Treatment - Usher Syndrome

While researchers are gaining new understandings about the precise genetic causes of Usher syndrome and the actual mechanisms of the disease, research has not yet found a way to halt the degeneration of the retina or to restore normal hearing. However, research is continuing in several different areas that can offer hope for people with Usher syndrome.

Possible treatments for Usher syndrome can be categorized by the two sensory organs that are affected:


Cochlear Implant Technology Benefits People with Hearing Loss

One of the outstanding recent scientific accomplishments that has benefited people affected by hearing loss, is the cochlear implant. The cochlear implant is a small electronic device that is surgically implanted in the mastoid bone behind the ear and in the inner ear. The surgeon places the device through an incision that is masked by the ear.

A cochlear implant consists of four parts:
1. microphone that picks up sounds from the environment
2. speech processor that chooses and organizes sounds from the microphone
3. transmitter and receiver stimulator that translates the sounds into electrical impulses
4. series of up to 22 electrodes that transmit the electrical impulses to the auditory nerve

In a normal healthy ear, sound waves travel from the outer ear through the middle ear to the inner ear where they are converted into electrical signals by special sensory cells known as nerve hair cells. The electrical signals are then sent to the brain via the auditory nerve.

In people affected by Usher syndrome (as well as other forms of deafness), the nerve hair cells are dead or deformed. The cochlear implant takes the place of these nerve hair cells by converting sounds into the electrical impulses which trigger the auditory nerve. Although the auditory nerve contains 30,000 individual nerve fibers, it was discovered that only 22 electrodes are needed to transmit speech and common sound patterns to the brain.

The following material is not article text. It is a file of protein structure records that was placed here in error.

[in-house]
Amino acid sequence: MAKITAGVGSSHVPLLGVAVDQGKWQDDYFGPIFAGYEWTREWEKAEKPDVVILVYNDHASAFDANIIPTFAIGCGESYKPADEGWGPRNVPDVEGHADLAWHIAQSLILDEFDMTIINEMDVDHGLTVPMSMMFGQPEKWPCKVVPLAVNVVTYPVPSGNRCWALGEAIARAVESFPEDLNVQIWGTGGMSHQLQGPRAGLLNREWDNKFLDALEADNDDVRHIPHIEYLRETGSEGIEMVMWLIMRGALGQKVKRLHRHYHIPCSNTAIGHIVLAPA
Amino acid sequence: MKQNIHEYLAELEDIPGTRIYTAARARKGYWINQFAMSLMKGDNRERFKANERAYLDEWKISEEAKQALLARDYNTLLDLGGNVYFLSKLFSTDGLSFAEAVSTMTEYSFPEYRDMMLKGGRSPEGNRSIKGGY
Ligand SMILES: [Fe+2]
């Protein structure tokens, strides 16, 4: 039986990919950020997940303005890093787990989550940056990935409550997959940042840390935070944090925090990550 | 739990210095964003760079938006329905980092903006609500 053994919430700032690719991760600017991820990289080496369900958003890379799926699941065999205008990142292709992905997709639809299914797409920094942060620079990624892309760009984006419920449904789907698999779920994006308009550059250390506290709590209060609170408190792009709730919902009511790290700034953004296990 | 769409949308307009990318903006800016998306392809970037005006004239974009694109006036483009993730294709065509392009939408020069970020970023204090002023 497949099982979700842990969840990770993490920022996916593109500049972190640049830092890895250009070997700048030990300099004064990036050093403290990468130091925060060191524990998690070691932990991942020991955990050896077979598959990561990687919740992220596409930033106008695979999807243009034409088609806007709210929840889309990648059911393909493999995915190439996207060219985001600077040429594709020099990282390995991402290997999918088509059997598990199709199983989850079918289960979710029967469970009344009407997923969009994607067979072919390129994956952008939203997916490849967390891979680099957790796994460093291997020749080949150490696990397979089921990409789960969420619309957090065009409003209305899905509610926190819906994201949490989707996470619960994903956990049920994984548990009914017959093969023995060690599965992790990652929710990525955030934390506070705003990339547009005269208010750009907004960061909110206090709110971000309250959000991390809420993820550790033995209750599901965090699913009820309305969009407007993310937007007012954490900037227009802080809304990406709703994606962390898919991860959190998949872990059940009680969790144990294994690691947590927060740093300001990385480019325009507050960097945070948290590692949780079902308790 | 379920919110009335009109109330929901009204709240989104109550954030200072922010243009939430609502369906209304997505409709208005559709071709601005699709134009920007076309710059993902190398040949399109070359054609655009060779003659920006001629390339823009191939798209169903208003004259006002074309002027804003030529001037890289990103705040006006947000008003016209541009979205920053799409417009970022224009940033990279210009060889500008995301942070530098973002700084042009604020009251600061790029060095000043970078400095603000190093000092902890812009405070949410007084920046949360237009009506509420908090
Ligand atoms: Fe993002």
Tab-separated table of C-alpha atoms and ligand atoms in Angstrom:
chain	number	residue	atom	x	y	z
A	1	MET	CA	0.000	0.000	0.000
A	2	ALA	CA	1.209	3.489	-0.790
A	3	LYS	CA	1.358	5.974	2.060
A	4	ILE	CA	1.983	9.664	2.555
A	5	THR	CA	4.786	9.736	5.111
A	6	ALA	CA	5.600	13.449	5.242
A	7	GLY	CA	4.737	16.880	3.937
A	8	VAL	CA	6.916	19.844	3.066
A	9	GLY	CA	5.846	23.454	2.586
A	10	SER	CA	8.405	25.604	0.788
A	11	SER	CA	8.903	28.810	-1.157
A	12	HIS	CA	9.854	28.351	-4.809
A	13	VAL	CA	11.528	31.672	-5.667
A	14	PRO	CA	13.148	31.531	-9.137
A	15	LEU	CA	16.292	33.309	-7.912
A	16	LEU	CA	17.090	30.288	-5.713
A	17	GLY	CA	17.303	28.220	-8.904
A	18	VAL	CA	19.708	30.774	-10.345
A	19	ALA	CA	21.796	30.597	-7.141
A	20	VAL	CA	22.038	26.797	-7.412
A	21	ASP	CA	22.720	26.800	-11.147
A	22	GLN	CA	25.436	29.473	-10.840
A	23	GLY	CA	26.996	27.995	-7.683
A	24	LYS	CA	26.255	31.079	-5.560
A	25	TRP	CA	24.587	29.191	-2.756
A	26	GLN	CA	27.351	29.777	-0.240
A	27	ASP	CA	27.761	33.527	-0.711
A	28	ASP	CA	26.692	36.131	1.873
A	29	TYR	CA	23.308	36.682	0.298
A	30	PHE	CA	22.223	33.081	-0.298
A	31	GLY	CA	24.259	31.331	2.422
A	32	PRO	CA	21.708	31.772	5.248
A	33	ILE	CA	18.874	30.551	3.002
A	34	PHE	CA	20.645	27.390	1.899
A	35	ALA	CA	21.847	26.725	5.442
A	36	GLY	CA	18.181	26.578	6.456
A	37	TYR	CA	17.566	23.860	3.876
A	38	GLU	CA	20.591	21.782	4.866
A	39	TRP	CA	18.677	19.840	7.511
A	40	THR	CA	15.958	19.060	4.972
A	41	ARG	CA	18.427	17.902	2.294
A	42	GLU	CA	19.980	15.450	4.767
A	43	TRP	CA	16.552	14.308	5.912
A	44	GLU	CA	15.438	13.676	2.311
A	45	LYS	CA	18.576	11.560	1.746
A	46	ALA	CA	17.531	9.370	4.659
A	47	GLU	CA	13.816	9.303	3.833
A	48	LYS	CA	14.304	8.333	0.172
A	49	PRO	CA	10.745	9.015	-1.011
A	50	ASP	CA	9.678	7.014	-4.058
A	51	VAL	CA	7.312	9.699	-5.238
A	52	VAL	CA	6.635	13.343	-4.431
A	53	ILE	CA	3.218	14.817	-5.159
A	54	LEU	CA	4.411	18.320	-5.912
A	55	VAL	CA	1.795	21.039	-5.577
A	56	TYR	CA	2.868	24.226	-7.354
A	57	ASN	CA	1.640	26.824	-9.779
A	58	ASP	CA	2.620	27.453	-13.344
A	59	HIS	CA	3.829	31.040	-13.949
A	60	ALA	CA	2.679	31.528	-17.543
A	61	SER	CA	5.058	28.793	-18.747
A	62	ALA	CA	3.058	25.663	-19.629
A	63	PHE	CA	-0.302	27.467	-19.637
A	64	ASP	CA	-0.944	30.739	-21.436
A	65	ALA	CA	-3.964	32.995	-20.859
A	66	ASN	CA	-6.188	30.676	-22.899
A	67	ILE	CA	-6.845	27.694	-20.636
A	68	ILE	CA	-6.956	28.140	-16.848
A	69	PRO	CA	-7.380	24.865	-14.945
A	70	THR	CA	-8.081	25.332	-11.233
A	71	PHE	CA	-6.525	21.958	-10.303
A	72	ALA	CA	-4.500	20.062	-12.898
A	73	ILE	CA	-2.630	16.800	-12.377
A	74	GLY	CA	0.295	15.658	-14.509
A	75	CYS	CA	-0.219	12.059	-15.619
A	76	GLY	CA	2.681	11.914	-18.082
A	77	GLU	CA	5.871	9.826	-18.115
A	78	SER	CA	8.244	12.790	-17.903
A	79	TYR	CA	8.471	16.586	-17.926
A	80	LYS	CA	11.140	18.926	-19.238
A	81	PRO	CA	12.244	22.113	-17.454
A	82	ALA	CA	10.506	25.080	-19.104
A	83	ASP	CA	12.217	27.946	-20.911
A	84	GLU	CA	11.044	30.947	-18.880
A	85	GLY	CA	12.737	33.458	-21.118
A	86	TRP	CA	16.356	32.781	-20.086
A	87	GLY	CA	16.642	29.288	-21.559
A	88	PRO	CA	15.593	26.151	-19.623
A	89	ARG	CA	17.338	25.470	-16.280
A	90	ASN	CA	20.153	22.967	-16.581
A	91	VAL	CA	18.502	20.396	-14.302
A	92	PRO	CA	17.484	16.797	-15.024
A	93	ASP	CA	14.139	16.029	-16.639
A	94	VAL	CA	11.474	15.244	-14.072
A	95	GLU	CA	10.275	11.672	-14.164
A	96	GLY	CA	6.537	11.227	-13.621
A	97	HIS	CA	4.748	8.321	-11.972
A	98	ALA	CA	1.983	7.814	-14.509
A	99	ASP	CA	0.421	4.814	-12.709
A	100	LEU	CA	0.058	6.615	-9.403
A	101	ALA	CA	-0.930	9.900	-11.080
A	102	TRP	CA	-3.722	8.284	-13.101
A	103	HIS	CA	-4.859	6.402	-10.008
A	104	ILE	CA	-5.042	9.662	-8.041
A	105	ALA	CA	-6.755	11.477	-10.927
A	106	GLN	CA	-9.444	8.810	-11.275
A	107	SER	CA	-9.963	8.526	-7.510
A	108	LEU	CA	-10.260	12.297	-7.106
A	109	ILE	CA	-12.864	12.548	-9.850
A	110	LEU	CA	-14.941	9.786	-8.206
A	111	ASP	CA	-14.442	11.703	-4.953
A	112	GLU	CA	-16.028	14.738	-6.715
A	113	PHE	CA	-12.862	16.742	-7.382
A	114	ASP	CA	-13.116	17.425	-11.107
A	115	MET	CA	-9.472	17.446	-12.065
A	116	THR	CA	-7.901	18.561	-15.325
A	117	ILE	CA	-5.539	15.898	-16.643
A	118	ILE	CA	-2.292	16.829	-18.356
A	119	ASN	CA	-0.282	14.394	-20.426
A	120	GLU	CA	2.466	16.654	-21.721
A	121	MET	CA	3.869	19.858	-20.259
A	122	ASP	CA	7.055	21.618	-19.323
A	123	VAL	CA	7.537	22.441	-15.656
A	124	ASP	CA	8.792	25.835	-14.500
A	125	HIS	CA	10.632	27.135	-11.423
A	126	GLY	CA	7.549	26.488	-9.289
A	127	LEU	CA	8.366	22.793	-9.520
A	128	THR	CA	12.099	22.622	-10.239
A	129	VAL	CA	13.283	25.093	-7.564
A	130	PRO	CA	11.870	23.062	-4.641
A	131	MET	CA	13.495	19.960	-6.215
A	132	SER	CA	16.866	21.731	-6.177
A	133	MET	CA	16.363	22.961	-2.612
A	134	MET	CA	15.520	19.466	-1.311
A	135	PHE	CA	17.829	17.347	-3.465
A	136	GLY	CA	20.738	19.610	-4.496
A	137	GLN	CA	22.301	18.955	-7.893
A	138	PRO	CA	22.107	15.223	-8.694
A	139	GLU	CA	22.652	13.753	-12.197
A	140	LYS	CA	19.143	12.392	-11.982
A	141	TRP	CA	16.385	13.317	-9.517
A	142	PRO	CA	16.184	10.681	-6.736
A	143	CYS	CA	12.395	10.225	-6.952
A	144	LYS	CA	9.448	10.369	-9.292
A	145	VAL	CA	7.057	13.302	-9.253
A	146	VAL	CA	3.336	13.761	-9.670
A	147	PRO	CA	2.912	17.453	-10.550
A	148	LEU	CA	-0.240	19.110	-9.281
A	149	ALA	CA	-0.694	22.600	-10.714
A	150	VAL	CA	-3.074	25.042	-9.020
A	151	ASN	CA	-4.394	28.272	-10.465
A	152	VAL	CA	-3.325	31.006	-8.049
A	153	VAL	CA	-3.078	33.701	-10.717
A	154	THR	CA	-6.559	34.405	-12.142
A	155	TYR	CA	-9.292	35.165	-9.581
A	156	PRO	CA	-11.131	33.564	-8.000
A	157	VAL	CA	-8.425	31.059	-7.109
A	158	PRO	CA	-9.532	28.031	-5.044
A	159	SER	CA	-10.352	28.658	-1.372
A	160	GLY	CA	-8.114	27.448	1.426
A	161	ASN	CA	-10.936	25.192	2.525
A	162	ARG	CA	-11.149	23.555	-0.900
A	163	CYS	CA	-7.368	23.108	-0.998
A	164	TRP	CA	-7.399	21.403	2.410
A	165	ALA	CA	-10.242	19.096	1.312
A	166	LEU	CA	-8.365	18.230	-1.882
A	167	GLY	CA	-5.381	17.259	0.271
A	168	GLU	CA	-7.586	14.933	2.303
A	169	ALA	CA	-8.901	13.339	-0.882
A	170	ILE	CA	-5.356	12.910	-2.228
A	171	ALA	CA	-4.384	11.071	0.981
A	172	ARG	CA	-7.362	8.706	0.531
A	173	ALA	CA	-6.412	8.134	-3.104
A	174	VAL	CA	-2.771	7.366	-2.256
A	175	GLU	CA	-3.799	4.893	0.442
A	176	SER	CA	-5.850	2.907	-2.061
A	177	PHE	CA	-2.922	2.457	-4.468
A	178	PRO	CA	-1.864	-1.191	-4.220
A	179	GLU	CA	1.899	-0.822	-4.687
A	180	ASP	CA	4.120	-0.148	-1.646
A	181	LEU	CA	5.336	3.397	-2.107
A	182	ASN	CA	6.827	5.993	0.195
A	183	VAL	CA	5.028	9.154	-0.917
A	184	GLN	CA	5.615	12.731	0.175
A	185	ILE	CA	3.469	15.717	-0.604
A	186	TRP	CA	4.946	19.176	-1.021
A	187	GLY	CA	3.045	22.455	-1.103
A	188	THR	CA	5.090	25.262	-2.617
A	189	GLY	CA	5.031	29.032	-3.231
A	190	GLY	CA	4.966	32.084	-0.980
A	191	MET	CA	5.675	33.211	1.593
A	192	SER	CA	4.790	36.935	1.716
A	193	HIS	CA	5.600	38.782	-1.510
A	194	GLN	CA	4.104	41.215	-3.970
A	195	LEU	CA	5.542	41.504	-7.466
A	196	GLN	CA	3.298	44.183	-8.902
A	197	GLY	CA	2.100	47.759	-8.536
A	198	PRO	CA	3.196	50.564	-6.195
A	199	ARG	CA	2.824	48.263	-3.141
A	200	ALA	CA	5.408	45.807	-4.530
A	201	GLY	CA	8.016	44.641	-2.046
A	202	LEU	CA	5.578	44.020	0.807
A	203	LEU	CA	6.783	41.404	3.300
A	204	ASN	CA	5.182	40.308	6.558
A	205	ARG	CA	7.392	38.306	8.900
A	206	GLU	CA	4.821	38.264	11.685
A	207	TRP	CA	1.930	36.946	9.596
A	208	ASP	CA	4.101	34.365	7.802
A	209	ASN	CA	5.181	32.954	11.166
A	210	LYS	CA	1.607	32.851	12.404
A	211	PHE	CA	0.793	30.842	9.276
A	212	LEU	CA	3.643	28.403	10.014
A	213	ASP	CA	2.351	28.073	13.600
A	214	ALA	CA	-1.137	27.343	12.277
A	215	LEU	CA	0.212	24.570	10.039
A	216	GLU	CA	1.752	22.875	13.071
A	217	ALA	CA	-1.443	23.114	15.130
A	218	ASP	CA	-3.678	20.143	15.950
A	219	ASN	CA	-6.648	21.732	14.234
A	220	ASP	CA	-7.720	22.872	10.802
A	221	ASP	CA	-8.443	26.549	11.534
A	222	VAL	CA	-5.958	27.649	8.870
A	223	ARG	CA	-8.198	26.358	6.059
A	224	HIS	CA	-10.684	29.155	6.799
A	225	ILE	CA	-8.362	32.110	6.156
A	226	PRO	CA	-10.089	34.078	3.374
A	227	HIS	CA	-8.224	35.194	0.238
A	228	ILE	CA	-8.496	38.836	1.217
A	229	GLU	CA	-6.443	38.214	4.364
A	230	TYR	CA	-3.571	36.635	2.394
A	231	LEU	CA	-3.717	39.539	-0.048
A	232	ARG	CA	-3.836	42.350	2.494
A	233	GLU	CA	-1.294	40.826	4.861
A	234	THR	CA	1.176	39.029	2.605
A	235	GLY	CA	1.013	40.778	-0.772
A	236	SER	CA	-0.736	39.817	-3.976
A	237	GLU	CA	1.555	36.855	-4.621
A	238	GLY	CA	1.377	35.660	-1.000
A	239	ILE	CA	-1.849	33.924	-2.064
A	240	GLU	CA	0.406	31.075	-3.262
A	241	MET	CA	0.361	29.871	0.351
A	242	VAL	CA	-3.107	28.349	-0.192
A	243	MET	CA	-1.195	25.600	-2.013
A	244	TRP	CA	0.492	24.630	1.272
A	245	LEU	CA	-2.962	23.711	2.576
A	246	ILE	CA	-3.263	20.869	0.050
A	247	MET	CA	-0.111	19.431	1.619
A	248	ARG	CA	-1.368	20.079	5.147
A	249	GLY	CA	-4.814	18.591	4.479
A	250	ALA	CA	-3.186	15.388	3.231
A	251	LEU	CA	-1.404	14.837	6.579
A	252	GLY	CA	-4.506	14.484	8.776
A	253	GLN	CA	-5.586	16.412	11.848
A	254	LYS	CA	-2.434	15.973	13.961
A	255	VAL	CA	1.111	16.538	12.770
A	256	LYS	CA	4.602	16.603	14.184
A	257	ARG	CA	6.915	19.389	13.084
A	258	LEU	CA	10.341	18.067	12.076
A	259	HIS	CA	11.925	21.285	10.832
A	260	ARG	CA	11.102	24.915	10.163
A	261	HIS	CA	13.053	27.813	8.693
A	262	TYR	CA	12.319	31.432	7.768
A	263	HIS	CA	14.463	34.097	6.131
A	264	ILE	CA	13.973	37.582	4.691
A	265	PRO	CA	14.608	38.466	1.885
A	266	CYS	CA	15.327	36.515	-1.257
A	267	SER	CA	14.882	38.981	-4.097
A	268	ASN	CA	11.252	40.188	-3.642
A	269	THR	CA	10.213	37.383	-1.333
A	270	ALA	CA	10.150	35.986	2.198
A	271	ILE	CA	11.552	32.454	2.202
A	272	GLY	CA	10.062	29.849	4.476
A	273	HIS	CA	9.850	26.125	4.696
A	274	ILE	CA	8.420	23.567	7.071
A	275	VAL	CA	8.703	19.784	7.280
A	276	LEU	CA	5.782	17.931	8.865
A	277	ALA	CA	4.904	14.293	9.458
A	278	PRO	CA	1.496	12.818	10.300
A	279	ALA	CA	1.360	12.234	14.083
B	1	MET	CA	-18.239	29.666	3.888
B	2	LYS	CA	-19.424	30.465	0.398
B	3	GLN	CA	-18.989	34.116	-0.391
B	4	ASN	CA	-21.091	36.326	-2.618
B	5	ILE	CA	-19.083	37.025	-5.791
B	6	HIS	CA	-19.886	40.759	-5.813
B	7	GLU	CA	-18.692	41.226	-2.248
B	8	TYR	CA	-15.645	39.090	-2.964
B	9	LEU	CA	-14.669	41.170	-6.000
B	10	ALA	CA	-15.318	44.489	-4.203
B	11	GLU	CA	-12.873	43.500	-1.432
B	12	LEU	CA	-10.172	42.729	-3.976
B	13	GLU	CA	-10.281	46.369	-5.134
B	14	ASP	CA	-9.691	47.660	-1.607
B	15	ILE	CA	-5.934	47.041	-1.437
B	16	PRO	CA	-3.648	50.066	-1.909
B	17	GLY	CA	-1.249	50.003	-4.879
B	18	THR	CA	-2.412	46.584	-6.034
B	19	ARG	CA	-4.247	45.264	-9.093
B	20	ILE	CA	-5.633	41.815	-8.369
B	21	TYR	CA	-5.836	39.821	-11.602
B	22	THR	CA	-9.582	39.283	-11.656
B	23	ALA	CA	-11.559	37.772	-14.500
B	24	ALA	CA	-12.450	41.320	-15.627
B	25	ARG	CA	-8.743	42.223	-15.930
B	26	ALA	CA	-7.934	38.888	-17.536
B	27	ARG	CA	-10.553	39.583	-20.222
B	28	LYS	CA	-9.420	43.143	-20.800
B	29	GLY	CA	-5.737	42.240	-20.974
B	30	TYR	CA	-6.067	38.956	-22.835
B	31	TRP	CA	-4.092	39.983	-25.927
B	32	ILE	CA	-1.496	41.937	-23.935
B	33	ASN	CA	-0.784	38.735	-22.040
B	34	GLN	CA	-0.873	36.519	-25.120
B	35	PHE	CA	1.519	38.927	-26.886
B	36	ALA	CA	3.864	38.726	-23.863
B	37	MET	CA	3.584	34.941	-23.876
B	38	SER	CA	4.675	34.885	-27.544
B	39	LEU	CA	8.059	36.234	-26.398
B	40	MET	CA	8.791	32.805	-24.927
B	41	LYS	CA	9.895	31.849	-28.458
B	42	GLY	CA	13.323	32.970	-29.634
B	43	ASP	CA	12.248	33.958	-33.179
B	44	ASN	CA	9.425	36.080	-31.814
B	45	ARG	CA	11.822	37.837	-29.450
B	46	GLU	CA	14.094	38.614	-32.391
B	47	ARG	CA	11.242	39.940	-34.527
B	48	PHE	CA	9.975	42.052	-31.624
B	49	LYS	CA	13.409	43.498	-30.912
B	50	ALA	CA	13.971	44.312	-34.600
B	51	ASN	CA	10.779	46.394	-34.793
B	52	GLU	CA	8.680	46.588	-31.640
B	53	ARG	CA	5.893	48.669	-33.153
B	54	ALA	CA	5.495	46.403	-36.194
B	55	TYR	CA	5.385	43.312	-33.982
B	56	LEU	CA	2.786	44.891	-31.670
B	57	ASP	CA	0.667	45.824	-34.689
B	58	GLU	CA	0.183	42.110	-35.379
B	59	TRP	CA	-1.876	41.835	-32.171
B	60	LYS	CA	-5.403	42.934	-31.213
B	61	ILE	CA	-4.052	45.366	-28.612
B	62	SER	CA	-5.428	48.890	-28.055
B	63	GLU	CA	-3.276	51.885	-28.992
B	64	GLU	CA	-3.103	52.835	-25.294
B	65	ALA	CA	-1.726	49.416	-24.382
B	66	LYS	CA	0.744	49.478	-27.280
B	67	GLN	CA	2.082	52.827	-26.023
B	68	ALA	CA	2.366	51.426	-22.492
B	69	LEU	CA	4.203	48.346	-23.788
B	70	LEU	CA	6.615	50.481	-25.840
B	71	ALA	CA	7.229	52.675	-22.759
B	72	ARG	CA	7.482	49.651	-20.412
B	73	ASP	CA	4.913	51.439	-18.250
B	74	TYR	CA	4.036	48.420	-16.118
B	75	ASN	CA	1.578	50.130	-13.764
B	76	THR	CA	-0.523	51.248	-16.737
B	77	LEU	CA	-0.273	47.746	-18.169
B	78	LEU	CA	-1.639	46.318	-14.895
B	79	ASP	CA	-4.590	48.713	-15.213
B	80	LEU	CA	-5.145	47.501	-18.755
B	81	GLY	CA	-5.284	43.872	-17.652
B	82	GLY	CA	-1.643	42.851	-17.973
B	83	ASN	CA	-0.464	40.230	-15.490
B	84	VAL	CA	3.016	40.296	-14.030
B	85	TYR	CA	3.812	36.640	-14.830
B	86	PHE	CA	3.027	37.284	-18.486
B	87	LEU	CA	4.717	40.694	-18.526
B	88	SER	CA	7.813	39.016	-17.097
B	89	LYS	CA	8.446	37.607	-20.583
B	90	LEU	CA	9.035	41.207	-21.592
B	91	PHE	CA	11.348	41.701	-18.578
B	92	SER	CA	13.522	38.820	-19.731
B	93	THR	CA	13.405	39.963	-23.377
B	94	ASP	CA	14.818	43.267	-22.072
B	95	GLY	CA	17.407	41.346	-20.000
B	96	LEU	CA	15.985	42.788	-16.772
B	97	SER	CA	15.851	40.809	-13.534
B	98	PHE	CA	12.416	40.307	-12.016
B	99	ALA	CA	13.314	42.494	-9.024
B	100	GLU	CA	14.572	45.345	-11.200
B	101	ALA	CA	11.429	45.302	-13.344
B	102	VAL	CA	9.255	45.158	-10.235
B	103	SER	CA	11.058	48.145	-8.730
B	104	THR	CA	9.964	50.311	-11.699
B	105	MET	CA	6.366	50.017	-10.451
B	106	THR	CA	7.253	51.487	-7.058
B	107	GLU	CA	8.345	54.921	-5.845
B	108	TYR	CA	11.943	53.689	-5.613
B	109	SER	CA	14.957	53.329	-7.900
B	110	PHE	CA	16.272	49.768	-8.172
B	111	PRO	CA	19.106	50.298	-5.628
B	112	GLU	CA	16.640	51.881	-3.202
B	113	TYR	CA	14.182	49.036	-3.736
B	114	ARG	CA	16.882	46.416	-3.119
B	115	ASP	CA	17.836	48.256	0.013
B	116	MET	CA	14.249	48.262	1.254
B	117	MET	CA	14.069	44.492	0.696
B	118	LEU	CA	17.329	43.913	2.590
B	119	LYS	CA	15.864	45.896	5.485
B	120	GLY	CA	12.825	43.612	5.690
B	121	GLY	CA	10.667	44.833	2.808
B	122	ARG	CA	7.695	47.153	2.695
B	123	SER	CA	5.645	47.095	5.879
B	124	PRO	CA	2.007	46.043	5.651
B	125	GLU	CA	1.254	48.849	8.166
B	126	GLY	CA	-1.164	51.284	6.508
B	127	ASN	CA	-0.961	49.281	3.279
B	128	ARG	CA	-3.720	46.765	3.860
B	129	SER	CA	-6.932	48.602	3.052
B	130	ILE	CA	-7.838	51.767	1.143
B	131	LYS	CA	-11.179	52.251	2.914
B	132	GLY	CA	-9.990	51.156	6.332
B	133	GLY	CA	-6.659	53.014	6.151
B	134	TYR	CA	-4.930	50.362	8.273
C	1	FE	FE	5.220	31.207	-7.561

The majority of totally deaf patients who receive cochlear implants are able to detect medium to loud sounds, including speech at comfortable listening levels. For many patients, cochlear implants assist in communication by improving their ability to lip-read. In a smaller number of patients, the implant facilitates an understanding of words or sentences without the use of lip-reading. Results vary depending on factors such as age at time of deafness, age at implant surgery, duration of deafness, condition of the remaining auditory nerve fibers, and training.

The technology behind the cochlear implants is rapidly improving. Newer implants are smaller, lighter, and able to resolve a greater variety of sounds. In addition, computer software is now available that simplifies the "programming" of an implant to optimize its efficiency. Further improvements in cochlear implant technology and use can be anticipated as greater experience with the device leads to improvements in design and training to optimize its use.


Scientists have been very encouraged by the results of a six-year clinical study reported in June 1993 concerning vitamin A palmitate and RP. Researchers wanted to determine if increasing the amount of vitamin A palmitate in the diet could slow the progression of retinal degenerations. A carefully designed study showed that taking vitamin A palmitate can slow the progression of retinal degeneration for some people who have RP or Usher syndrome type II.